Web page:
Saturday, January 02, 2010

Diver-Caught Scallops? Yeah, Right...


My first job of the day on the starters section was washing and picking three hundredweight of lettuce - about enough to fill 23 Volvo estates. There were four types of leaves – rosso, oak leaf, frissee, and radicchio. I’d pick each leaf off, carefully rip it into strips, and throw away the spine.

The lettuce had to be washed three times until the water was clear, then dried in a salad spinner. It was a dreadful job in winter – the water was so cold that after an hour your hands would go completely numb and you’d lose all sensation in your fingers, and if you ever got caught skimping on the washing, there’d be trouble.

Once my tubs were filled with endless prepped leaves, I’d move on to the terrines, soups, and whatever else needed doing. Every few days, Greeny would pop down with a wild salmon for my gravlax. I don’t know if he was still getting them from the poacher we’d met in the pub. There were rumours he’d bought himself a snorkel and a speargun and was doing it himself.

The fillets were cured with salt, sugar, lemon and lime zest, and wrapped tightly in clingfilm, and kept in the fridge for three days. The curing mixture was washed off and they were covered in finely chopped dill, and kept in the fridge for another day for the herb to penetrate the flesh. The skin would be leathery by then. I’d slice the flesh and serve it with blinis, made from buckwheat flour, fresh yeast, beer, eggs, salt and sugar. I’d make fresh blinis for every service and keep them warm in a tea towel under the lights.

The scallops that came in varied in quality. Sometimes they were small and grey, and looked like they’d been on the boat for a couple of days. Other times they were beautifully sweet and pearl white. After two bad batches in a row, we started buying them in the shell and shucking them ourselves. Sometimes they were so fresh they sprang back as you prodded them.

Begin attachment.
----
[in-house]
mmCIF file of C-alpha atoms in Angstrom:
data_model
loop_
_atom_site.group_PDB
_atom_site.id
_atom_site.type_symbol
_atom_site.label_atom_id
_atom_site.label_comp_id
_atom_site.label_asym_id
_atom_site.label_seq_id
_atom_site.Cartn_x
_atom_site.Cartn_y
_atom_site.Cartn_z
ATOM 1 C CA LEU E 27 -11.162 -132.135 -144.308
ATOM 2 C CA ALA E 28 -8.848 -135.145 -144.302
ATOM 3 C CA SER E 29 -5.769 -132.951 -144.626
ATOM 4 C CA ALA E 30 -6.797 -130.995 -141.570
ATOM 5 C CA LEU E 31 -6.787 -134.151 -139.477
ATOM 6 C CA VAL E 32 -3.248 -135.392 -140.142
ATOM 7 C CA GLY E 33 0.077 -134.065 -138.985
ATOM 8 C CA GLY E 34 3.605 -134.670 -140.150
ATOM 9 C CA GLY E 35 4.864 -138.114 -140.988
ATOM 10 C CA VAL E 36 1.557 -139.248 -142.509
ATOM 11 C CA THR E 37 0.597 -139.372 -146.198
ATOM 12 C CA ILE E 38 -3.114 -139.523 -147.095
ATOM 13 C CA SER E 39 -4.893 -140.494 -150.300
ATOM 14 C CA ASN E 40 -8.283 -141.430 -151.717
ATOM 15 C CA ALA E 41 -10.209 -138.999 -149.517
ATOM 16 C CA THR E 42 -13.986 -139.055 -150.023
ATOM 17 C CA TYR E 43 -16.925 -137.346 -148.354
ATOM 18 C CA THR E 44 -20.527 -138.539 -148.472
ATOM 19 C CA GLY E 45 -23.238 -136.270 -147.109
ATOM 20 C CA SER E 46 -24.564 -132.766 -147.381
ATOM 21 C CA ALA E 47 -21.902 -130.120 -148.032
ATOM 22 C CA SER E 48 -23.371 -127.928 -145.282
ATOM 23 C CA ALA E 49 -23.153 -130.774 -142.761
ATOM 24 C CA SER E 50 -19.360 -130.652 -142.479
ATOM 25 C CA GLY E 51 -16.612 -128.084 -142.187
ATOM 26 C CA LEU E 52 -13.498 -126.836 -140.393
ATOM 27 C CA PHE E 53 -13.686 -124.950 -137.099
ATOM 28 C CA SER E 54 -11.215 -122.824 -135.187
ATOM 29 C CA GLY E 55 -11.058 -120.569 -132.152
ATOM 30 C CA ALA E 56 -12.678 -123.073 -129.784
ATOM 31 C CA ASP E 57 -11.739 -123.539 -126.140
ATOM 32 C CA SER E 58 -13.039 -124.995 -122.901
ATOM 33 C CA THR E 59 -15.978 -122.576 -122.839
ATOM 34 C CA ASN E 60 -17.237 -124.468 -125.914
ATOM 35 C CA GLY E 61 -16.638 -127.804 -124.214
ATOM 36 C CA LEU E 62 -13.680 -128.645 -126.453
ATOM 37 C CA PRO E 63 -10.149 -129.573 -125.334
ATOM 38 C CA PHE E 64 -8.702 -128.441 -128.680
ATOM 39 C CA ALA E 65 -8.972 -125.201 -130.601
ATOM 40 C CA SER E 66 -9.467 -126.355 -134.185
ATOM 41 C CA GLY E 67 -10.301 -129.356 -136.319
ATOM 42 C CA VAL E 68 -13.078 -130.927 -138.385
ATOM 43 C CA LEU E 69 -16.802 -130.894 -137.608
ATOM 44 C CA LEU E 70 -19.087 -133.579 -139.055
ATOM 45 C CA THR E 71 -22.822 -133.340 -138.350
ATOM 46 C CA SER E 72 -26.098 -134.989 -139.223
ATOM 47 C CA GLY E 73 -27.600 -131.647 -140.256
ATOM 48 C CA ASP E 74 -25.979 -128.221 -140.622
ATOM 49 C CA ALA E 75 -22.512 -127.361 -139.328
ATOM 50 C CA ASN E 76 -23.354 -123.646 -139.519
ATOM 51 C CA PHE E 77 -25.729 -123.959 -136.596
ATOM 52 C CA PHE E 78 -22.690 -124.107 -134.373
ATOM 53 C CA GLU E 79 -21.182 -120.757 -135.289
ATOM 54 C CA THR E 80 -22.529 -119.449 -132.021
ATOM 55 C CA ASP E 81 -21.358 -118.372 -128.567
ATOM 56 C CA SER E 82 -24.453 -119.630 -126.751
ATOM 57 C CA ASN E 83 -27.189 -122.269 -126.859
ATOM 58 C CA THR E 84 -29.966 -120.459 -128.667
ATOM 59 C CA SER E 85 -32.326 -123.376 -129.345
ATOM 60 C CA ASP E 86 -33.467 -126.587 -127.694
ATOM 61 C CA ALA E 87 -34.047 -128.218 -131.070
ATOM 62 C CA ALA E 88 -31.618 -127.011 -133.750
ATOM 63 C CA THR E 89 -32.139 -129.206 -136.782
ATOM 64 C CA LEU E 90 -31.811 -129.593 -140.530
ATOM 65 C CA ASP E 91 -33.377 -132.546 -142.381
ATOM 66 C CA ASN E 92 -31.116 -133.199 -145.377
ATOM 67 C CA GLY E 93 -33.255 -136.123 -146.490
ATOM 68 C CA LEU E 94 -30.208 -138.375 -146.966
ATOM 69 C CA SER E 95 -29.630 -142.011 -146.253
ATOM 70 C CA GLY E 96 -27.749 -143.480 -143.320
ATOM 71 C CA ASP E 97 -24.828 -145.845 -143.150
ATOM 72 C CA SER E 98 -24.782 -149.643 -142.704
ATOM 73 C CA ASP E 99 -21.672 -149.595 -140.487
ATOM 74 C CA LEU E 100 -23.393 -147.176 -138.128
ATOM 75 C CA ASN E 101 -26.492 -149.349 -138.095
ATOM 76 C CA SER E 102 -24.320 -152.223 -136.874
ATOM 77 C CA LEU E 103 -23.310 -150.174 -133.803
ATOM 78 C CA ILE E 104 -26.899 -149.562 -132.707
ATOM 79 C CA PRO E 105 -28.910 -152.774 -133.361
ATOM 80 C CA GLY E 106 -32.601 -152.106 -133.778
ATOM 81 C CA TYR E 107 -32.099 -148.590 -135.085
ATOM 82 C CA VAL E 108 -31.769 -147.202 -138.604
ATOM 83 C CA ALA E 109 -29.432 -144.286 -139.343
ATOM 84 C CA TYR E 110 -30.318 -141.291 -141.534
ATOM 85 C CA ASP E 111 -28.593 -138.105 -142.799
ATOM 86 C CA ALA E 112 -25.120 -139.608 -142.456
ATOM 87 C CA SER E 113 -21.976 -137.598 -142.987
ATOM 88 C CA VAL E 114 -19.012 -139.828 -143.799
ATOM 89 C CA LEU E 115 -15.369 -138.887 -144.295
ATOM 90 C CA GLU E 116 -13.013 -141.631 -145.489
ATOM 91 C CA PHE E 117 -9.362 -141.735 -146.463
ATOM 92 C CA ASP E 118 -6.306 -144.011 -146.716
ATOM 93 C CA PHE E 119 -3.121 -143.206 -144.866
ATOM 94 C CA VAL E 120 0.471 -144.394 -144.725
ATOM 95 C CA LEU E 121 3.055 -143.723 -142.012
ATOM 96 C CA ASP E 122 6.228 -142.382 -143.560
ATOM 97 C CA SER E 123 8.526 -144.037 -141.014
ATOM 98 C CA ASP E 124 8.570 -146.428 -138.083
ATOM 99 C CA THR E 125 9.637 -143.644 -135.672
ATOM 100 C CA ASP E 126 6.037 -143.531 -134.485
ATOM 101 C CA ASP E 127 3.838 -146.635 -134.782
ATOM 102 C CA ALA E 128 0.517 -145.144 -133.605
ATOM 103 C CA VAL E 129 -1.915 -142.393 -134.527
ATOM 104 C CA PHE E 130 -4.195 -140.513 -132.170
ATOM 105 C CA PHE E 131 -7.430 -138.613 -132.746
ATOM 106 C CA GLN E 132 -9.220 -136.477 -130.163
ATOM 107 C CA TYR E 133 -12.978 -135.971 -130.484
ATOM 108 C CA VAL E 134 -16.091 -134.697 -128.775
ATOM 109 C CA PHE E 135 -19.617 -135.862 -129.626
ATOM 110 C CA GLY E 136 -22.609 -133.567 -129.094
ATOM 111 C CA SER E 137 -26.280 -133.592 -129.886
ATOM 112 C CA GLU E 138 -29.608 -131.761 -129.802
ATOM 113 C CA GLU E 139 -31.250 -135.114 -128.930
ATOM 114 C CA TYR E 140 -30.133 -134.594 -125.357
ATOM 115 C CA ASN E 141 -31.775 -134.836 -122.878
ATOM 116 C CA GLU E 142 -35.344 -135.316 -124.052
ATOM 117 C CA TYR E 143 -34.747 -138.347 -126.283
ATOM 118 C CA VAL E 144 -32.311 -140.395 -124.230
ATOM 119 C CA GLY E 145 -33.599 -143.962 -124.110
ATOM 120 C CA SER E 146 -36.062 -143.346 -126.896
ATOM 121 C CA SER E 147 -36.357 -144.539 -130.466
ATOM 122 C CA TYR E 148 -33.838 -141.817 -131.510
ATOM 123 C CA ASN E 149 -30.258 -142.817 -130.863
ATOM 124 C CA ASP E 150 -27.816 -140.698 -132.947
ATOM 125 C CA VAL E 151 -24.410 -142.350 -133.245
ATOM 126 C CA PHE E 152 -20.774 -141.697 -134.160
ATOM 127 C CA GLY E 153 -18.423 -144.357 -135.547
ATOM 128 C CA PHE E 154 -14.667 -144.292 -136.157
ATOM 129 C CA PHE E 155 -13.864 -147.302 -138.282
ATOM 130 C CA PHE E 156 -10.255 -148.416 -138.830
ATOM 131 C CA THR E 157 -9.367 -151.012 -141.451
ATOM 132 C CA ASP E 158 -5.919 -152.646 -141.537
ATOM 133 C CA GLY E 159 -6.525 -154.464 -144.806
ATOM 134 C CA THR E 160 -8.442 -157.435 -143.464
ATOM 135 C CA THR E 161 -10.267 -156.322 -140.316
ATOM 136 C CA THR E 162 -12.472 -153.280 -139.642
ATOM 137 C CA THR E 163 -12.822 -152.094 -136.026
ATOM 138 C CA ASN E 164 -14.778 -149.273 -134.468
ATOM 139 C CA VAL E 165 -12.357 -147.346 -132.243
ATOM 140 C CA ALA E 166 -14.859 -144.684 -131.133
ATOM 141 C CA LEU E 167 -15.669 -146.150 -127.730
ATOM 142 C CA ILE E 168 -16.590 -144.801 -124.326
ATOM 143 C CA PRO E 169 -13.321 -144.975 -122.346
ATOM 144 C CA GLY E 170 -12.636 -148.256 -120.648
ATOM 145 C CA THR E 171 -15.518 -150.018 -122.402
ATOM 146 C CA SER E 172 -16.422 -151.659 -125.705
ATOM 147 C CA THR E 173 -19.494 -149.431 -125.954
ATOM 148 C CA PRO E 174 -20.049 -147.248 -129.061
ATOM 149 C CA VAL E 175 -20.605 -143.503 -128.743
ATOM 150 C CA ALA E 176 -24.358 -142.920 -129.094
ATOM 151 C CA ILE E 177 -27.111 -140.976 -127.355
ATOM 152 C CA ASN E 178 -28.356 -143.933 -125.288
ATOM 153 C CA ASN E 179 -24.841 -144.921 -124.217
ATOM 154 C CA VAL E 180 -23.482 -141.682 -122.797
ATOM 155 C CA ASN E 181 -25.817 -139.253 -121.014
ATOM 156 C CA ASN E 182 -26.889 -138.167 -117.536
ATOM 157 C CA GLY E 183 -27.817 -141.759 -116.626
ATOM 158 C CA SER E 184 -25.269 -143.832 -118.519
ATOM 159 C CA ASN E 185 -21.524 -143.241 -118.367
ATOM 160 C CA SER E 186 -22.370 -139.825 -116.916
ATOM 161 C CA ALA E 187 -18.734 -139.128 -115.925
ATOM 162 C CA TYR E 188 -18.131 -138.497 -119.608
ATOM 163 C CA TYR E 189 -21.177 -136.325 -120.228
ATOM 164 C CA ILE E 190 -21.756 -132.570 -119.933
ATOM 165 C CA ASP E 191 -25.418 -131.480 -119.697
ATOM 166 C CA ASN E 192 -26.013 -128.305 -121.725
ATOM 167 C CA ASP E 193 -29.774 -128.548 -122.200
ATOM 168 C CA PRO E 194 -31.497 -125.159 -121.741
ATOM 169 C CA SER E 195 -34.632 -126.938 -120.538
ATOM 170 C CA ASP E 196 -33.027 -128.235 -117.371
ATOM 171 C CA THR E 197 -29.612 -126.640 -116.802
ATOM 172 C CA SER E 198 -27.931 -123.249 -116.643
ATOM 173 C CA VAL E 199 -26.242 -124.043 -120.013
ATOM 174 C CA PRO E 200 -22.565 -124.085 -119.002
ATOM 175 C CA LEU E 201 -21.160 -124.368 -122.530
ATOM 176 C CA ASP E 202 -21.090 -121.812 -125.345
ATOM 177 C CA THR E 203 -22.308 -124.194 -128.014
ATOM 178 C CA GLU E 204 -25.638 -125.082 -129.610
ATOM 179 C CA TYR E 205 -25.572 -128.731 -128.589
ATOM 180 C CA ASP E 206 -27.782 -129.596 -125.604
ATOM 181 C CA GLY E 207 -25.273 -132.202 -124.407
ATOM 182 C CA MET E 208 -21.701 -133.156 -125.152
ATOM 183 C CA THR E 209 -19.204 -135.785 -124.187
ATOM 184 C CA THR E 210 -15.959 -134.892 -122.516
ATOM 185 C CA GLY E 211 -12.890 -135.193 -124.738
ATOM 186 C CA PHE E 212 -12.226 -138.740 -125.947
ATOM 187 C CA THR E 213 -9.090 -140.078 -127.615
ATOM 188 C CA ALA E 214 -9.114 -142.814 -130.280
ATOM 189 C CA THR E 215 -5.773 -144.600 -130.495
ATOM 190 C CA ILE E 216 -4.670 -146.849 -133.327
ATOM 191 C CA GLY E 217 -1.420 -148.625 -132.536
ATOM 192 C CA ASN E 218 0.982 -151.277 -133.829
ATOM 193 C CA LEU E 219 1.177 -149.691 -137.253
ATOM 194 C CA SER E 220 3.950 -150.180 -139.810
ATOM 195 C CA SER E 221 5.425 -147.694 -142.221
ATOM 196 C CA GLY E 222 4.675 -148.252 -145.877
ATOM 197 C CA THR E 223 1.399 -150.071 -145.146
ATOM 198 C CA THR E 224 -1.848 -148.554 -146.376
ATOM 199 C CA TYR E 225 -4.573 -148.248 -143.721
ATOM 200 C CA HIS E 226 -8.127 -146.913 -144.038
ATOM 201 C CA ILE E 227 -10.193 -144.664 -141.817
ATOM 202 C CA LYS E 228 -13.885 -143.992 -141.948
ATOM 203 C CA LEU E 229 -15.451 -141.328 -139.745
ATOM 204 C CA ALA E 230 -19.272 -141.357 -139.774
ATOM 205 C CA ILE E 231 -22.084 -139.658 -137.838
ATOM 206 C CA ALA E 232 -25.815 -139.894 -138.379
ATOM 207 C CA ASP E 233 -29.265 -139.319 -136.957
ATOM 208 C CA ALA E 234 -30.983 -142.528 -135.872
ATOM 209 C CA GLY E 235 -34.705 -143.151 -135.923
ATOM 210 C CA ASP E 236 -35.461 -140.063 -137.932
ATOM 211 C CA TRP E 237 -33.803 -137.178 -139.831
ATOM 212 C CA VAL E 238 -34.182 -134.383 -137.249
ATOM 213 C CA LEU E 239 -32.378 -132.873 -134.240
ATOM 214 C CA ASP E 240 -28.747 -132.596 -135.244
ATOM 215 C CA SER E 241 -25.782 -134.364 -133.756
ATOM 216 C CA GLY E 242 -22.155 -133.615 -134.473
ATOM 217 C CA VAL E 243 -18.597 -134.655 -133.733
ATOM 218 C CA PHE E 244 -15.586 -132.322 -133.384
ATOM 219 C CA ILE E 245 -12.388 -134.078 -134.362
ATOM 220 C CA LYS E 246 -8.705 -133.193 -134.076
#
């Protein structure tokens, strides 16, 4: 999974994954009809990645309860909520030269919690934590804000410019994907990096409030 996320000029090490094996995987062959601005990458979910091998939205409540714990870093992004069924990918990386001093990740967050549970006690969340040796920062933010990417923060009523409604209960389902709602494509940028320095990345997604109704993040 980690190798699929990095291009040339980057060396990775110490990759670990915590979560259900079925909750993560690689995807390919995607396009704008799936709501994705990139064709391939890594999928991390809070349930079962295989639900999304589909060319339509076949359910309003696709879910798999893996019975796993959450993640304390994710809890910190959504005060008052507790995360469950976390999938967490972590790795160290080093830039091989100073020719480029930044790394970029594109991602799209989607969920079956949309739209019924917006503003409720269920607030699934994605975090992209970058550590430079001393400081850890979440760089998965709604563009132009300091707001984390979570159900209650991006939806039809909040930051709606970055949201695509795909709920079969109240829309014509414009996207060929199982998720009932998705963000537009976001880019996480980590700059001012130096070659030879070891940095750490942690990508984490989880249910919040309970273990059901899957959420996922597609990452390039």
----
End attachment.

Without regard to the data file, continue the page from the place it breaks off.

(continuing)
Stewie, who as you might remember had studied a marine biology degree and had intellectual pretensions above "just being a chef", knew all about scallops and how the boats that caught them wrecked the seabed. He grimaced as he showed us the shells, and the chips round the edges caused by dredging. He said that was how you could always tell whether they had been diver-caught or not. We were still describing ours as 'diver-caught', so one day I put a copy of the menu in front of Stewie just to watch his reaction.

He immediately became incensed and yelled at the restaurant manager to change it. “If these are diver-caught,” he screamed, holding up the battered shells like a court exhibit at the Old Bailey, “then I’m a monkey’s fucking uncle!”

We served the scallops with a vierge sauce, which is very easy to make, and in my humble opinion is the best way to serve them. You dry roast coriander seeds in a pan and crush them with the end of a rolling pin, releasing a wonderful aroma. You add olive oil, white wine vinegar, finely diced red onion, tomato concasse, and chopped garlic, parsley and chives.

The vibrant pink and green sauce looks great with the scorched, golden-brown scallops. The trick with cooking them is coating them in rust-red scallop dust (dry scallop roes under the lights and blitz them in a grinder). The powder caramelises as they cook and gives an intense flavour. The other trick is not to overcook them, or as Keith Floyd liked to point out, "they become like rubber bullets".

To get away from the madness on the other side of the kitchen, and the need to fight for space on the stove, I used an induction cooker on my station. The beauty was it'd get a pan spitting like a trapped cat in seconds, and gave out no residual heat so you could put lettuce nearby without it wilting. I’d fry the scallops in a sizzling hot pan for 30 seconds on each side, so they were caramelised on the outside and marshmallow soft in the middle.

After a couple of weeks, I tinkered with the vierge sauce recipe and added a few crushed fennel seeds. Underbelly of aniseed, and thoughts of France, I mused in a rare moment of pleasure. I was so proud of the addition that in a moment of madness, I told Jules.